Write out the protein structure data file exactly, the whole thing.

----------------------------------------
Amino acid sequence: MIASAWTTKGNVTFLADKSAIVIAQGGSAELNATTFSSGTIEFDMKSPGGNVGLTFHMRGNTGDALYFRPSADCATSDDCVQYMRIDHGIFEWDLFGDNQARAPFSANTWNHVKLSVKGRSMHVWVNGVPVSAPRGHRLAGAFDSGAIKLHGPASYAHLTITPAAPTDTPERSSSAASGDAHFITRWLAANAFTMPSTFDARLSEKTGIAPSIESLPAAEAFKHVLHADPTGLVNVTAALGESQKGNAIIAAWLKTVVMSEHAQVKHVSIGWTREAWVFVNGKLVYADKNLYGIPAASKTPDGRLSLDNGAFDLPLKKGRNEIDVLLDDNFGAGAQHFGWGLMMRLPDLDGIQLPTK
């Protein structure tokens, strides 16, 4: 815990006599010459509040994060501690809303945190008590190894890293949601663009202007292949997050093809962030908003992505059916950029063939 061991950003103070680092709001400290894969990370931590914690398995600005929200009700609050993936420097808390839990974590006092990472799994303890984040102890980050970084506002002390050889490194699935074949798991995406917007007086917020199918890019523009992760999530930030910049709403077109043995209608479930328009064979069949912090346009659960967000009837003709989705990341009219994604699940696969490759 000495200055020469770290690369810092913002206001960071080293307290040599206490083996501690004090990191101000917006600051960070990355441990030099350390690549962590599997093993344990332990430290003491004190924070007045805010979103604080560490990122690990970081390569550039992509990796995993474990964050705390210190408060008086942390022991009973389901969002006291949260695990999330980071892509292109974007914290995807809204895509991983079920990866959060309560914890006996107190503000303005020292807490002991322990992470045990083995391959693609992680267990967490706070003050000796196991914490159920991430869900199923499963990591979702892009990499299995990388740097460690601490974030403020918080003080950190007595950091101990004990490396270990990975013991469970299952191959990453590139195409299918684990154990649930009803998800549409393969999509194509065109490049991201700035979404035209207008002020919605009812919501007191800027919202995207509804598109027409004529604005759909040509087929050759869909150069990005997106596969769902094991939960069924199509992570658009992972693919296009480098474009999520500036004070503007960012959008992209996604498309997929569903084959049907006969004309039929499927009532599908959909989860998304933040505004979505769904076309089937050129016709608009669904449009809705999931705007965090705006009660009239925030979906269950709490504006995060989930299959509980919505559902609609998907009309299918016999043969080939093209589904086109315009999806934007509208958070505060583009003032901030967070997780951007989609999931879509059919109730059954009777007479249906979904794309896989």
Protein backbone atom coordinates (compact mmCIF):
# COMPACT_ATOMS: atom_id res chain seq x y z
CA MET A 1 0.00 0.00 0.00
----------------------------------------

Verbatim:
Amino acid sequence: MIASAWTTKGNVTFLADKSAIVIAQGGSAELNATTFSSGTIEFDMKSPGGNVGLTFHMRGNTGDALYFRPSADCATSDDCVQYMRIDHGIFEWDLFGDNQARAPFSANTWNHVKLSVKGRSMHVWVNGVPVSAPRGHRLAGAFDSGAIKLHGPASYAHLTITPAAPTDTPERSSSAASGDAHFITRWLAANAFTMPSTFDARLSEKTGIAPSIESLPAAEAFKHVLHADPTGLVNVTAALGESQKGNAIIAAWLKTVVMSEHAQVKHVSIGWTREAWVFVNGKLVYADKNLYGIPAASKTPDGRLSLDNGAFDLPLKKGRNEIDVLLDDNFGAGAQHFGWGLMMRLPDLDGIQLPTK
């Protein structure tokens, strides 16, 4: 815990006599010459509040994060501690809303945190008590190894890293949601663009202007292949997050093809962030908003992505059916950029063939 061991950003103070680092709001400290894969990370931590914690398995600005929200009700609050993936420097808390839990974590006092990472799994303890984040102890980050970084506002002390050889490194699935074949798991995406917007007086917020199918890019523009992760999530930030910049709403077109043995209608479930328009064979069949912090346009659960967000009837003709989705990341009219994604699940696969490759 000495200055020469770290690369810092913002206001960071080293307290040599206490083996501690004090990191101000917006600051960070990355441990030099350390690549962590599997093993344990332990430290003491004190924070007045805010979103604080560490990122690990970081390569550039992509990796995993474990964050705390210190408060008086942390022991009973389901969002006291949260695990999330980071892509292109974007914290995807809204895509991983079920990866959060309560914890006996107190503000303005020292807490002991322990992470045990083995391959693609992680267990967490706070003050000796196991914490159920991430869900199923499963990591979702892009990499299995990388740097460690601490974030403020918080003080950190007595950091101990004990490396270990990975013991469970299952191959990453590139195409299918684990154990649930009803998800549409393969999509194509065109490049991201700035979404035209207008002020919605009812919501007191800027919202995207509804598109027409004529604005759909040509087929050759869909150069990005997106596969769902094991939960069924199509992570658009992972693919296009480098474009999520500036004070503007960012959008992209996604498309997929569903084959049907006969004309039929499927009532599908959909989860998304933040505004979505769904076309089937050129016709608009669904449009809705999931705007965090705006009660009239925030979906269950709490504006995060989930299959509980919505559902609609998907009309299918016999043969080939093209589904086109315009999806934007509208958070505060583009003032901030967070997780951007989609999931879509059919109730059954009777007479249906979904794309896989």
Protein backbone atom coordinates (compact mmCIF):
# COMPACT_ATOMS: atom_id res chain seq x y z
CA MET A 1 0.00 0.00 0.00